Science blog

01 April 2015

A Medieval Medical Marvel

A medieval potion, described in a 1000 year-old manuscript kept at the British Library, has recently been shown to have 'astonishing' antibiotic properties, capable of defeating the 'superbug' MRSA. Boudewijn Dominicus looks at the science behind this 'ancientbiotic'.

Medieval medicine is often seen as a bit of an oxymoron. With practices such as bloodletting commonplace1, many would say this reputation is deserved. Indeed the word for ‘leech’, a creature synonymous with medicine of the era, is derived from the Anglo-Saxon word for physician ‘laece2.

A manuscript illumination shows two people in medieval clothing, one using a scalpel to open a wound in the left arm of the other, for bloodletting.

Although many treatments were ineffective or even harmful, careful analysis of Old English medical texts has revealed that not all of them were as backwards as we imagine. For example, there is evidence that honey was used as an antiseptic – its high sugar content and low levels of hydrogen peroxide destroying bacterial cells3.  Another example was the use of the herb marrabium vulgare (horehound) to treat coughs – horehound is still used today in some throat lozenges4. Some of these treatments required specific identification of herbs, careful preparation and appropriate administration. Such examples show that Anglo-Saxon physicians were willing to experiment, see what worked and from that, occasionally, find an effective cure – formulating simple compound drugs using a prototypical scientific method.

But now, researchers from the University of Nottingham have discovered a medieval treatment for eye infections which puts even some modern medicines to shame. The eye salve described in Bald’s Leechbook, a 9th century medical manuscript held by the British Library, was tested by a team of microbiologists at Nottingham University’s Centre for Biomolecular Sciences and was shown to kill one of today’s most notorious antibiotic-resistant bacteria: Methicillin-resistant Staphylococcus aureus (MRSA).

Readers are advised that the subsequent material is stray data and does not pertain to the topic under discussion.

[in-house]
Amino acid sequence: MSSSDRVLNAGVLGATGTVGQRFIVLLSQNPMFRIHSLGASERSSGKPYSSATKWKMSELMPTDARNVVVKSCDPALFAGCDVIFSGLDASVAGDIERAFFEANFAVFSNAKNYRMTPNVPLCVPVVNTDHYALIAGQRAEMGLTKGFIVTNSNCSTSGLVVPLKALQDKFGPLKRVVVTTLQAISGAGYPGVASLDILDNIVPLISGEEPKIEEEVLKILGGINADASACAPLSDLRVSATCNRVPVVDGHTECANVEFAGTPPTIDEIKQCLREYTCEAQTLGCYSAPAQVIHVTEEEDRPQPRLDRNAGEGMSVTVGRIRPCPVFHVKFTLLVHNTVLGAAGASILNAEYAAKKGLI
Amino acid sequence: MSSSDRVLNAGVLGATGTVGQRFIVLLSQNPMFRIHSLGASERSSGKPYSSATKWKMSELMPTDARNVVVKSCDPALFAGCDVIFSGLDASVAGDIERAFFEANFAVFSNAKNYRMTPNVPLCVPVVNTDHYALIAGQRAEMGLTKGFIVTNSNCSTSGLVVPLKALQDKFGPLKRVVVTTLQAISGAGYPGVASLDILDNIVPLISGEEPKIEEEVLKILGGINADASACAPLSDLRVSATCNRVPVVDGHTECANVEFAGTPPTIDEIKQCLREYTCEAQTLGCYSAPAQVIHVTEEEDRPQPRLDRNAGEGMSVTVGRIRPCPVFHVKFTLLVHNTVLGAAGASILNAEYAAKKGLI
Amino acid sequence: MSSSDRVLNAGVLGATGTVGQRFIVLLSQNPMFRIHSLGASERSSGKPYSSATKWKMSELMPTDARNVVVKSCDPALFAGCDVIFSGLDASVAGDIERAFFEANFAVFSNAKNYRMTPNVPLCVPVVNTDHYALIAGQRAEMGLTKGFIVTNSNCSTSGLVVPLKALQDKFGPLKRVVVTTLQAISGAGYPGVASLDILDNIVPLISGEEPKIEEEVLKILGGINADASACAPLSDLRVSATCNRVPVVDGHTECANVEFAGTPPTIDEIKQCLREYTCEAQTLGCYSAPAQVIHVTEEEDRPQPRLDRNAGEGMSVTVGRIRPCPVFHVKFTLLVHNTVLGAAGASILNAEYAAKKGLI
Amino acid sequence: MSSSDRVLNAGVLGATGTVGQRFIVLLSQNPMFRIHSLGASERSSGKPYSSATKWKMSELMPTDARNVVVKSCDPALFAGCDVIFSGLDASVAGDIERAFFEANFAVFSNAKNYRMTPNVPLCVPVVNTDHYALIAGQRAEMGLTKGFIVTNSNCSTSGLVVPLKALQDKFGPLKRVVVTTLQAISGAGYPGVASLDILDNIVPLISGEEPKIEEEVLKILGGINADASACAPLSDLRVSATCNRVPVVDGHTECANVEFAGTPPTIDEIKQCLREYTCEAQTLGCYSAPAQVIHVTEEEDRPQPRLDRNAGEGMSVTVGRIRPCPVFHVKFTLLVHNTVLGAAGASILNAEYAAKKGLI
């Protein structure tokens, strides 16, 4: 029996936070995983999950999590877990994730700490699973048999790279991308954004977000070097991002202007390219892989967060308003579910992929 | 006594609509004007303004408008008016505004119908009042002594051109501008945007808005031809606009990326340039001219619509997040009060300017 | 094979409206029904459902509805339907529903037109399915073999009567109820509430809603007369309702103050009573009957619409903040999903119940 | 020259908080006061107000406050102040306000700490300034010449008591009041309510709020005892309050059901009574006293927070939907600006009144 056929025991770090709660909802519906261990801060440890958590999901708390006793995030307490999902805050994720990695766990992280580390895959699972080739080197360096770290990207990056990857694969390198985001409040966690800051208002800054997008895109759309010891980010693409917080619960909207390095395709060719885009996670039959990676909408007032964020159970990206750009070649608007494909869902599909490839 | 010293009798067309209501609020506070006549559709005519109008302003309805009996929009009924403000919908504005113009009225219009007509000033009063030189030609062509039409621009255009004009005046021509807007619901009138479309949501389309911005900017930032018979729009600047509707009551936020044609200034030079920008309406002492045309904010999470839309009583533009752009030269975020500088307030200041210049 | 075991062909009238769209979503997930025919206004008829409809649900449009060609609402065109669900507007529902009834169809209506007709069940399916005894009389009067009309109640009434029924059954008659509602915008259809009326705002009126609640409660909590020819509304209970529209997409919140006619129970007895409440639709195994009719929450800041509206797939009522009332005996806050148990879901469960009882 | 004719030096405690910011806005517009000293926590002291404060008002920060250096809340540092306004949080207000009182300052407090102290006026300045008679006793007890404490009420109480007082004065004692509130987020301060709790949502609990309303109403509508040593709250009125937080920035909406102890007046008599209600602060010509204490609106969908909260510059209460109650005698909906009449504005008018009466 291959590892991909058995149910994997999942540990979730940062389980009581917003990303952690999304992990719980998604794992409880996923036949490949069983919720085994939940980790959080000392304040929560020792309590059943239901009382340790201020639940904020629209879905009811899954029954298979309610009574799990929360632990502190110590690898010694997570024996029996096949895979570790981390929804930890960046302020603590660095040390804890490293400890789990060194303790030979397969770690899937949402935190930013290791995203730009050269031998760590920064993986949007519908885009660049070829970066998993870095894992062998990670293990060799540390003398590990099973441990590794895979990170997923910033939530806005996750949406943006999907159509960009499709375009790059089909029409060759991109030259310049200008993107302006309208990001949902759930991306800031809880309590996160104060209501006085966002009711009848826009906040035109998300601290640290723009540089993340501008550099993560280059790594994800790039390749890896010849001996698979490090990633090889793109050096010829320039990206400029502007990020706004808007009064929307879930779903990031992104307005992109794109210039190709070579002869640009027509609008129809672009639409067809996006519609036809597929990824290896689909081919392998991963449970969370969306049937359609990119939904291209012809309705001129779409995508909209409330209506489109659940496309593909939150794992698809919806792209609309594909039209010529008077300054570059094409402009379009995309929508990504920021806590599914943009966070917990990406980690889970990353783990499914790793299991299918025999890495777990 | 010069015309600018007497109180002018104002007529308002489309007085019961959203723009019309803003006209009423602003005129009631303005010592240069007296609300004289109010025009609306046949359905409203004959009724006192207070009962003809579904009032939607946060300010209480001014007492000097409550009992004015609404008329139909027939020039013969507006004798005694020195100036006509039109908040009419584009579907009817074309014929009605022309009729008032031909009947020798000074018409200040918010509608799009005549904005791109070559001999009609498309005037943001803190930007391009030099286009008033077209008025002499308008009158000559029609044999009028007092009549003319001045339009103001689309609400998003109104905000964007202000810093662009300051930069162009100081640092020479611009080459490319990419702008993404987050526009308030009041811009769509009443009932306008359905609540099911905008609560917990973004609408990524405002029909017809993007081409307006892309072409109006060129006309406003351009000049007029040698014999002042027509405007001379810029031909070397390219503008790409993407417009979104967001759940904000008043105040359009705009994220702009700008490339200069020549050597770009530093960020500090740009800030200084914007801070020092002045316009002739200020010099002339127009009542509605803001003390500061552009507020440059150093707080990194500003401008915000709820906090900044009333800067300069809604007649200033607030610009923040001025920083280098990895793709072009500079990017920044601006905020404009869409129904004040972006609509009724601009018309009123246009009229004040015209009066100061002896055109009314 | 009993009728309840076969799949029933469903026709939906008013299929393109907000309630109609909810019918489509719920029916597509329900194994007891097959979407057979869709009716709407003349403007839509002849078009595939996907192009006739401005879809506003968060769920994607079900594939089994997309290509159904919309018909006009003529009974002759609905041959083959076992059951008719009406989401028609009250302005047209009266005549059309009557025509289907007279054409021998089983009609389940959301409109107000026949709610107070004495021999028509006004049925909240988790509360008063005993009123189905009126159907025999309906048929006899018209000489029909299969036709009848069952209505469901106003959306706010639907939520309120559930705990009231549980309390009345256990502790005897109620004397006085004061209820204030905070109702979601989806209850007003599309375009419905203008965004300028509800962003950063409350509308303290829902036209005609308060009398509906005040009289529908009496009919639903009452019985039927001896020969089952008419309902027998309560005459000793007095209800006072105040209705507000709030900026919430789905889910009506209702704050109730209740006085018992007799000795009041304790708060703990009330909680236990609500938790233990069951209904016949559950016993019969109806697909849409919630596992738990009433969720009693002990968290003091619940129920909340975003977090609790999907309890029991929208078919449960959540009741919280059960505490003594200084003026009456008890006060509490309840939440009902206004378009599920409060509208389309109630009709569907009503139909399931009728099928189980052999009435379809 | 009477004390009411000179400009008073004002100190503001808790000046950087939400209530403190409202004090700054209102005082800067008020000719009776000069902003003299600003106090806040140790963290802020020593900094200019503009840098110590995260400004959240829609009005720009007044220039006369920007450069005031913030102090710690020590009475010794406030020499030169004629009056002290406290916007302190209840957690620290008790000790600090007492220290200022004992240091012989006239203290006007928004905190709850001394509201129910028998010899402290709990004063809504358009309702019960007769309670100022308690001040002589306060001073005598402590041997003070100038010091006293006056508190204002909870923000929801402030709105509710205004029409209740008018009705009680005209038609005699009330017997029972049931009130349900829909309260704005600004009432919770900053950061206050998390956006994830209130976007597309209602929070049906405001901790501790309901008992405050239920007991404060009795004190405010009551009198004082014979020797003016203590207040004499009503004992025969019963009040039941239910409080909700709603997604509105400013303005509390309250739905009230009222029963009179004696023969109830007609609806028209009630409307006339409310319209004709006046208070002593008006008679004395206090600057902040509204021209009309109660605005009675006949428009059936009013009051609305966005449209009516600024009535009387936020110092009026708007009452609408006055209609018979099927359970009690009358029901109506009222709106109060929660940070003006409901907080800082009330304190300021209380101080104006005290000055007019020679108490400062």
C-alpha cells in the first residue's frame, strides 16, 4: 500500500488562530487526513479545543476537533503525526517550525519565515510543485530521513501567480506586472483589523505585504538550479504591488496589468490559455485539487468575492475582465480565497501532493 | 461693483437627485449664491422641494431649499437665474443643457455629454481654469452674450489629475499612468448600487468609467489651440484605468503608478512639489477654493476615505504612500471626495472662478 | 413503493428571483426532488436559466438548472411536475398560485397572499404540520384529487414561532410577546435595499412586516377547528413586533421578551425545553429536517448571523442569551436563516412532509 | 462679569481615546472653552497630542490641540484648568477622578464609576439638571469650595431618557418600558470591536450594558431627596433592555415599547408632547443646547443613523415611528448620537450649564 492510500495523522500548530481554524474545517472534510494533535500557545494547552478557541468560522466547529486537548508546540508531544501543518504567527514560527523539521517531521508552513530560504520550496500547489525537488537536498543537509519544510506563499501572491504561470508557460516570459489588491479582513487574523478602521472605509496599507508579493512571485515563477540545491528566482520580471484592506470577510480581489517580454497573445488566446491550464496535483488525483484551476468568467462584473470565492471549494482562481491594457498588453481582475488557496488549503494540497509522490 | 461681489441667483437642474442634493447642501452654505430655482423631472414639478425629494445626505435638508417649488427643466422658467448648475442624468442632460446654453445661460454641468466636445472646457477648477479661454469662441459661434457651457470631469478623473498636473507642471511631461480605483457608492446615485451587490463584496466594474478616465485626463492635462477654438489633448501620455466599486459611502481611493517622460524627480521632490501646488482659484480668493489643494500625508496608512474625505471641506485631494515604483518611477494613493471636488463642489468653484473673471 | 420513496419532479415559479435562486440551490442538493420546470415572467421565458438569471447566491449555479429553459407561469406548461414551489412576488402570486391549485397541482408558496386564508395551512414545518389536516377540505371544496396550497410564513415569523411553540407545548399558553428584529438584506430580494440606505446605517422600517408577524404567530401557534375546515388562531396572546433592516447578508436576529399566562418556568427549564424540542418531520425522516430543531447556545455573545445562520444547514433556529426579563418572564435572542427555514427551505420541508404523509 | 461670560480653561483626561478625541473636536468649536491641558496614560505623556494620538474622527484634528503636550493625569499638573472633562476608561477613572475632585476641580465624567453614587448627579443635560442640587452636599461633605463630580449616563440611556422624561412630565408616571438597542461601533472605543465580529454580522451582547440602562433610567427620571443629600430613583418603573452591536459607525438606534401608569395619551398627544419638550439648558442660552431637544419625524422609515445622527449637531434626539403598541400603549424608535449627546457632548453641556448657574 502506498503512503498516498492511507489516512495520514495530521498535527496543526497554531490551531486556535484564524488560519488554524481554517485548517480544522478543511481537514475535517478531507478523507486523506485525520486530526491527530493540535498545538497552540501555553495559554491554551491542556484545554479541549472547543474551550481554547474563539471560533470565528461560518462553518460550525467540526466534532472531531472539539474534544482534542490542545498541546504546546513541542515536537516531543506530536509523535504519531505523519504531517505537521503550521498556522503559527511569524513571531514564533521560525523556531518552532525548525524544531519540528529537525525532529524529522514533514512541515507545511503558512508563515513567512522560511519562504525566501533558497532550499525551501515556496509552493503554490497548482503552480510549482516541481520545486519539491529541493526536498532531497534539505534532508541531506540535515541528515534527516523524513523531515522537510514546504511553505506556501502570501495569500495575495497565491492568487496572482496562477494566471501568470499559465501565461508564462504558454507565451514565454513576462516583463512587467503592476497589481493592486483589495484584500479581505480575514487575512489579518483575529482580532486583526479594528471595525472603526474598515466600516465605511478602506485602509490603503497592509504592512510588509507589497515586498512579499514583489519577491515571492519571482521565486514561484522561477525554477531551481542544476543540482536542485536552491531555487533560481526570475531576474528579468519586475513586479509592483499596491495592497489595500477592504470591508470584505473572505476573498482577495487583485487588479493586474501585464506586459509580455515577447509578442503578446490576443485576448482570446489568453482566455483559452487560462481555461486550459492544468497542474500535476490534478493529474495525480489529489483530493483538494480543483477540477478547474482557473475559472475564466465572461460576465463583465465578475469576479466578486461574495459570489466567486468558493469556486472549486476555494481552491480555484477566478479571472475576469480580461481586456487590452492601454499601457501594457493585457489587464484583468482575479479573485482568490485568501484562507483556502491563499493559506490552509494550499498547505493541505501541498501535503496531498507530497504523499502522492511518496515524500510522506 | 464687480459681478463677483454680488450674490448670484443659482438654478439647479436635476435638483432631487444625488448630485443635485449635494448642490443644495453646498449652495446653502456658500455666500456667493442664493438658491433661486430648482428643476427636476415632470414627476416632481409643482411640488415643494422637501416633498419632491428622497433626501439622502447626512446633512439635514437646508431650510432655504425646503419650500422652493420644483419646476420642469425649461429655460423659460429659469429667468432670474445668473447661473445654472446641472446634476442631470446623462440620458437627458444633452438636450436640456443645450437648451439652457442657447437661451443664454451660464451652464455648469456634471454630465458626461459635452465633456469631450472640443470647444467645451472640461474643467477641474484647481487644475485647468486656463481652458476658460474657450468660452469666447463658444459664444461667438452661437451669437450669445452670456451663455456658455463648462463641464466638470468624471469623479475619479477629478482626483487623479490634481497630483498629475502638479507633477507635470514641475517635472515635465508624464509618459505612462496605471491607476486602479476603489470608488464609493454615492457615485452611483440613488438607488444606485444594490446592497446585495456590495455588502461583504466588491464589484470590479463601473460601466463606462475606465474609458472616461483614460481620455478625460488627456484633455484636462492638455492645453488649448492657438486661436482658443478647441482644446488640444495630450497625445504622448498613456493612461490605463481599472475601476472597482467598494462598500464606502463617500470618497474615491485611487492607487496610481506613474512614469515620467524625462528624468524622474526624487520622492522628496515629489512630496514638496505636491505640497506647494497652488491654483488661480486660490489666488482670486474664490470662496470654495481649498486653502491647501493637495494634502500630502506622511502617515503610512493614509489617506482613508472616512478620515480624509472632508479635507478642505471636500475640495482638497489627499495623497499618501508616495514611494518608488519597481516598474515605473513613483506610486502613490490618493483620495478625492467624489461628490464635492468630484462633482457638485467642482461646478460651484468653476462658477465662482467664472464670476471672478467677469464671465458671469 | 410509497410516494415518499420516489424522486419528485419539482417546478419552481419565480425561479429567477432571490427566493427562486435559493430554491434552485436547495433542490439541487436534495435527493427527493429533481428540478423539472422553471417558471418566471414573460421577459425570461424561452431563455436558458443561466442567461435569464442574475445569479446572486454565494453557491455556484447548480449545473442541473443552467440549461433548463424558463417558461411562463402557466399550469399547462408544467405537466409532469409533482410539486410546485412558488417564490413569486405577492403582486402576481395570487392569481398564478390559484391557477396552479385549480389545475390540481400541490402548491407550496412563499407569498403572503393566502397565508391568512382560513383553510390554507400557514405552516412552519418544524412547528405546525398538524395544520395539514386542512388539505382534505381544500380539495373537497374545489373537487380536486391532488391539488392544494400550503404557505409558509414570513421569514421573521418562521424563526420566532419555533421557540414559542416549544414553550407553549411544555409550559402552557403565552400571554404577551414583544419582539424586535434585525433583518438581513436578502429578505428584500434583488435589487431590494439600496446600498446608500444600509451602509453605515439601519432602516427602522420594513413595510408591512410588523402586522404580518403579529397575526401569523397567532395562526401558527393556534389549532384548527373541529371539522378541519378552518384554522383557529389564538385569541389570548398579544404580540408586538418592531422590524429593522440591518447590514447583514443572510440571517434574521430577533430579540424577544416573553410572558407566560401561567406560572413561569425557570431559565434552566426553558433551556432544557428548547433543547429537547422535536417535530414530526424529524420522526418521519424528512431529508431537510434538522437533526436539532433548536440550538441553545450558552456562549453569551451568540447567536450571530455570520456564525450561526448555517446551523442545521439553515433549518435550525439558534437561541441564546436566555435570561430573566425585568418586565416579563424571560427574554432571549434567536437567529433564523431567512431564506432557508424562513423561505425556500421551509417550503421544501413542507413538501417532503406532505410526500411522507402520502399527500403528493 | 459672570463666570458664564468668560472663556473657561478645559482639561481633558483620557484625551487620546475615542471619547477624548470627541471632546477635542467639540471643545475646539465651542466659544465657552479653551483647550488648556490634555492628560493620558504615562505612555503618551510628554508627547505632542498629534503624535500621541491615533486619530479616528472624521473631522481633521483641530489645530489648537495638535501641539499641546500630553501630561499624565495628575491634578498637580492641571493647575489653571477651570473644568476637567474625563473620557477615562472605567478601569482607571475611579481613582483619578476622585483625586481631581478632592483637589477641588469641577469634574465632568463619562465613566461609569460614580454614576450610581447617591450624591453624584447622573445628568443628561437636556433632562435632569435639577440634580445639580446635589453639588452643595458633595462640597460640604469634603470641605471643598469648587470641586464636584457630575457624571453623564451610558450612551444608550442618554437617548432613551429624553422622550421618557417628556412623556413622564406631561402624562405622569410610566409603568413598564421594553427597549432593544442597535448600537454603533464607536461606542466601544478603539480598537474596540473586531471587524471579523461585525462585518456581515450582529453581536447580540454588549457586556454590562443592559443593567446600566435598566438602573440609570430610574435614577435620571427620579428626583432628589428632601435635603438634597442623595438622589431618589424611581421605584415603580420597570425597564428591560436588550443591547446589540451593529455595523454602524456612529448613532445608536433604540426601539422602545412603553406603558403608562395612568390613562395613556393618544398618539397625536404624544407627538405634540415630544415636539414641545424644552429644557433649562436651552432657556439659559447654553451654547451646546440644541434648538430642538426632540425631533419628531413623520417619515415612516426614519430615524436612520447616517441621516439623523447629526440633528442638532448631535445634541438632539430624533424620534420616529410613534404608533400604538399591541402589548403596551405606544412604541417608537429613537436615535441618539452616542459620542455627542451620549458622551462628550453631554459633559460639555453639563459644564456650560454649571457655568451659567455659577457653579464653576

An unillustrated manuscript page from Bald's Leechbook Folio 12b

Dr Christina Lee, an Anglo-Saxon expert from the University’s School of English, translated the recipe which was made from a mixture of garlic, onions, wine, and bovine bile salts, all of which were then brewed in a brass cauldron and let sit for nine days:

“take cropleek and garlic, of both equal quantities, pound them well together, take wine and bullocks’ gall, of both equal quantities, mix with the leek, put this then into a brazen vessel, let it stand nine days in the brass vessel, wring out through a cloth and clear it well, put it into a horn, and about night time apply it with a feather to the eye.”

The microbiologists made three batches and tested them on cultures of three commonly found and hard to treat bacteria, Staphylococcus aureus, Staphylococcus epidermidis and Pseudomonas aeruginosa in both synthetic wounds and in infected wounds in mice. The results were then compared to a control treatment using the same recipe, but without the vegetable compounds. On their own the ingredients had no measureable effect, but when combined the mixture was startling effective: only about one in a thousand bacteria survived application. Vancomycin, the current antibiotic of choice against MRSA, has approximately the same level of antibacterial activity.